Smoke inhalation is the primary cause of death for victims of indoor fires. Smoke inhalation injury refers to injury due to inhalation or exposure to hot gaseous products of combustion. This can cause serious respiratory complications.
130 people died because of this cause, accounting for 34% of all fatalities. A further 74 (19%) fatalities were attributed jointly to both burns and being overcome by gas or smoke.
Stopping the movement of smoke and heat
Building codes have identified the need for effective escape routes as well as fire and smoke compartments in order to prevent the movement of smoke and heat. However, the architectural trend is for buildings with large open spaces, hence no compartmentation.
Fire and smoke curtains can provide a solution. They can be perfectly integrated into the building’s design so that they are virtually invisible when rolled up. They can also be connected to fire detection systems that will trigger them so that, in the case of a fire, they roll down creating compartments to prevent the movement of fire, heat and smoke.
The importance of fire compartments
Creating compartments also helps ventilators extract the smoke efficiently. Hot smoke is more buoyant and tends to go up, so that natural ventilators will find it easier to extract it quickly. If the smoke is allowed to cool by moving around the building, it will tend to return to ground level.
Fire compartmentation is an important element of ‘passive fire protection’ and is achieved by dividing the premises into ‘fire compartments’ through the use of fire doors, floors and walls of fire-resisting construction, cavity barriers within roof voids and fire stopping to services that penetrate through these dividing elements.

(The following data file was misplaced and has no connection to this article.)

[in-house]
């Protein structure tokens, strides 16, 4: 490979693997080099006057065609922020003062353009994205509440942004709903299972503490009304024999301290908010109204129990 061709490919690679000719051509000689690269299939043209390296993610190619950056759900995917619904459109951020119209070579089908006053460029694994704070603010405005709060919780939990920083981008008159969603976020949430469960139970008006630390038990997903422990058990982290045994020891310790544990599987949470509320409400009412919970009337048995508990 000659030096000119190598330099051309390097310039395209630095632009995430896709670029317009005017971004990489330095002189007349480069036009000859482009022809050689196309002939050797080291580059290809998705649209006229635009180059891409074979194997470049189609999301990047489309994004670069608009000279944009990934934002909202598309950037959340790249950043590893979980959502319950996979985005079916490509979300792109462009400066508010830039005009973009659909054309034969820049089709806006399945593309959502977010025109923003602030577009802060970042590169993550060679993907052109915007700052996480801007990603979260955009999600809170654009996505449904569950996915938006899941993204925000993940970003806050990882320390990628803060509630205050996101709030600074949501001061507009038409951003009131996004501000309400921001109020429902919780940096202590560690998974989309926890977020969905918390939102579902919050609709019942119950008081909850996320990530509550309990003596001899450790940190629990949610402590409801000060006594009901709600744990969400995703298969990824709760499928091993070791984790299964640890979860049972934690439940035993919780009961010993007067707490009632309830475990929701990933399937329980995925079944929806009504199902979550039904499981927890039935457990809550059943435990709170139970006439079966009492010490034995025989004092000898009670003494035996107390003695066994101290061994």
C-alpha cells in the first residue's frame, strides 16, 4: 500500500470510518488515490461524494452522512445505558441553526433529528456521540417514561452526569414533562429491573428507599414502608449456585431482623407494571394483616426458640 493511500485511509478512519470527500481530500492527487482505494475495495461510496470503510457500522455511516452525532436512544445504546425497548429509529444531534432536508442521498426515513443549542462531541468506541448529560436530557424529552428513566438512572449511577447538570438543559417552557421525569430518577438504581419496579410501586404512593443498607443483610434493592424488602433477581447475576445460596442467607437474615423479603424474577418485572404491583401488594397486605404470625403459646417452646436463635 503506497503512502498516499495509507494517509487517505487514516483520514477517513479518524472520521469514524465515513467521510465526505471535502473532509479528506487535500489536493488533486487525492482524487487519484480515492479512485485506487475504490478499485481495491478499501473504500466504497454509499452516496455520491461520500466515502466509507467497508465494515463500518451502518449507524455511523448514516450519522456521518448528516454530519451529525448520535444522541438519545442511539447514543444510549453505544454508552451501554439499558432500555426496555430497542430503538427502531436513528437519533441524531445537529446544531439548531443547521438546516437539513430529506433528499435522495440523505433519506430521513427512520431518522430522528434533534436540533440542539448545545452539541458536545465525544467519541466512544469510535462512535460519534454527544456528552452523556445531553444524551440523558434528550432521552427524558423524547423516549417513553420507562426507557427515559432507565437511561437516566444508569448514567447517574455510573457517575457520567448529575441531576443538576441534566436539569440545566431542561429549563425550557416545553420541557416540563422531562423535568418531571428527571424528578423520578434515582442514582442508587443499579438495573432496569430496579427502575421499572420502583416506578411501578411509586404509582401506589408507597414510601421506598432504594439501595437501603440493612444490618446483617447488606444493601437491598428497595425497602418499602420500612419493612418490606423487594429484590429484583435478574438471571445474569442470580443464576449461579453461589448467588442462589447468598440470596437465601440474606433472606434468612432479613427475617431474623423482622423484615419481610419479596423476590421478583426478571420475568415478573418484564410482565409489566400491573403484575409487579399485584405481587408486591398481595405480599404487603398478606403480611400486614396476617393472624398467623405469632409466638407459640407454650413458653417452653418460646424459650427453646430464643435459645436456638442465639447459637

Providing compartmentation to current Building Regulation and British Standards requirements:
- Prevents the spread of fire, smoke and toxic gases
- Subdivides buildings into manageable areas of risk
- Provides adequate means of escape enabling time for the occupants to safely evacuate the premises.
Important issues to identify
- Where an escape route needs to be separated from the rest of the premises by fire-resisting construction e.g. a dead-end corridor or protected stairway the following compartmentation should be ensured:
- Doors (including hatches to cupboards, ducts and vertical shafts linking floors), walls, floors and ceilings protecting escape routes should be capable of resisting the passage of smoke and fire for long enough to enable people to escape the building.
- Where suspended or false ceilings are provided, the fire resistance should extend up to the floor slab level above.
- Cavity barriers, fire stopping and dampers in ducts should be appropriately installed.
Occupiers, specifiers and architects need to be aware that the products they select must be an integral part of a system. When an individual specifies or purchases a system he or she must ensure that the manufacturer has supplied the relevant certification and test data; the specified products then need to be installed in accordance with the manufacturers’ guidelines, mixing and matching the products will cause data to become invalid.
Fire compartmentation should be included as a significant consideration of your existing fire risk assessment and is an area where competency is critical. If these are not adequately considered, this gives rise to a potential failing of the fire risk assessment and far worse than that, could mean that a fire is allowed to spread.
If you would like to know more – or would like to arrange an appointment with one of our senior fire safety advisers – simply email: firstname.lastname@example.org
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